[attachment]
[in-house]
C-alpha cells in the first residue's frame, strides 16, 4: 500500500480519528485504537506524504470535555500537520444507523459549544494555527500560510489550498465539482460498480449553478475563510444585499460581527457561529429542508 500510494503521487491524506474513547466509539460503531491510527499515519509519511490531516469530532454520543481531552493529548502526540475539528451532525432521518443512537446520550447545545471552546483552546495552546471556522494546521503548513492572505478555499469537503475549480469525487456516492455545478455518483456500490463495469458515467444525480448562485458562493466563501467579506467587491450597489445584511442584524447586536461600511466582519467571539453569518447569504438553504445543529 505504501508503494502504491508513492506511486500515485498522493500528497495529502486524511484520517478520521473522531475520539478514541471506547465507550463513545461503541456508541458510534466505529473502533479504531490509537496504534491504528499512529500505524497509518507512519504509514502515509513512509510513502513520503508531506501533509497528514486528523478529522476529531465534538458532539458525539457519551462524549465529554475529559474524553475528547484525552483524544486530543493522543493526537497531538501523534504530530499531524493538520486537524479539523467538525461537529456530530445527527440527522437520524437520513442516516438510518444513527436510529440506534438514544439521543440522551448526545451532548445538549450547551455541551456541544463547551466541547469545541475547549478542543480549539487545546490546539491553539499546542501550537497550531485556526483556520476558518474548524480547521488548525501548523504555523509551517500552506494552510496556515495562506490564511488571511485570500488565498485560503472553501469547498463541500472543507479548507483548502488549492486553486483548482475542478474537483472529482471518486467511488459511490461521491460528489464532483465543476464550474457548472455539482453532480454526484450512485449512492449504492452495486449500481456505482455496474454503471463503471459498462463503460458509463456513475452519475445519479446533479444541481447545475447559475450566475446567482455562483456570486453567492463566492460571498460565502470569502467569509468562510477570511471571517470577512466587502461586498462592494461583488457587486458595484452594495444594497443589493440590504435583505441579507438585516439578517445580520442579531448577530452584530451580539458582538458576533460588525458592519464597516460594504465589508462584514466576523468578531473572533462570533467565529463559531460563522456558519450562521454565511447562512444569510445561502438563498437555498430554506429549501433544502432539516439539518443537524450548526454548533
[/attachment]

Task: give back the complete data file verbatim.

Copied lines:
[in-house]
C-alpha cells in the first residue's frame, strides 16, 4: 500500500480519528485504537506524504470535555500537520444507523459549544494555527500560510489550498465539482460498480449553478475563510444585499460581527457561529429542508 500510494503521487491524506474513547466509539460503531491510527499515519509519511490531516469530532454520543481531552493529548502526540475539528451532525432521518443512537446520550447545545471552546483552546495552546471556522494546521503548513492572505478555499469537503475549480469525487456516492455545478455518483456500490463495469458515467444525480448562485458562493466563501467579506467587491450597489445584511442584524447586536461600511466582519467571539453569518447569504438553504445543529 505504501508503494502504491508513492506511486500515485498522493500528497495529502486524511484520517478520521473522531475520539478514541471506547465507550463513545461503541456508541458510534466505529473502533479504531490509537496504534491504528499512529500505524497509518507512519504509514502515509513512509510513502513520503508531506501533509497528514486528523478529522476529531465534538458532539458525539457519551462524549465529554475529559474524553475528547484525552483524544486530543493522543493526537497531538501523534504530530499531524493538520486537524479539523467538525461537529456530530445527527440527522437520524437520513442516516438510518444513527436510529440506534438514544439521543440522551448526545451532548445538549450547551455541551456541544463547551466541547469545541475547549478542543480549539487545546490546539491553539499546542501550537497550531485556526483556520476558518474548524480547521488548525501548523504555523509551517500552506494552510496556515495562506490564511488571511485570500488565498485560503472553501469547498463541500472543507479548507483548502488549492486553486483548482475542478474537483472529482471518486467511488459511490461521491460528489464532483465543476464550474457548472455539482453532480454526484450512485449512492449504492452495486449500481456505482455496474454503471463503471459498462463503460458509463456513475452519475445519479446533479444541481447545475447559475450566475446567482455562483456570486453567492463566492460571498460565502470569502467569509468562510477570511471571517470577512466587502461586498462592494461583488457587486458595484452594495444594497443589493440590504435583505441579507438585516439578517445580520442579531448577530452584530451580539458582538458576533460588525458592519464597516460594504465589508462584514466576523468578531473572533462570533467565529463559531460563522456558519450562521454565511447562512444569510445561502438563498437555498430554506429549501433544502432539516439539518443537524450548526454548533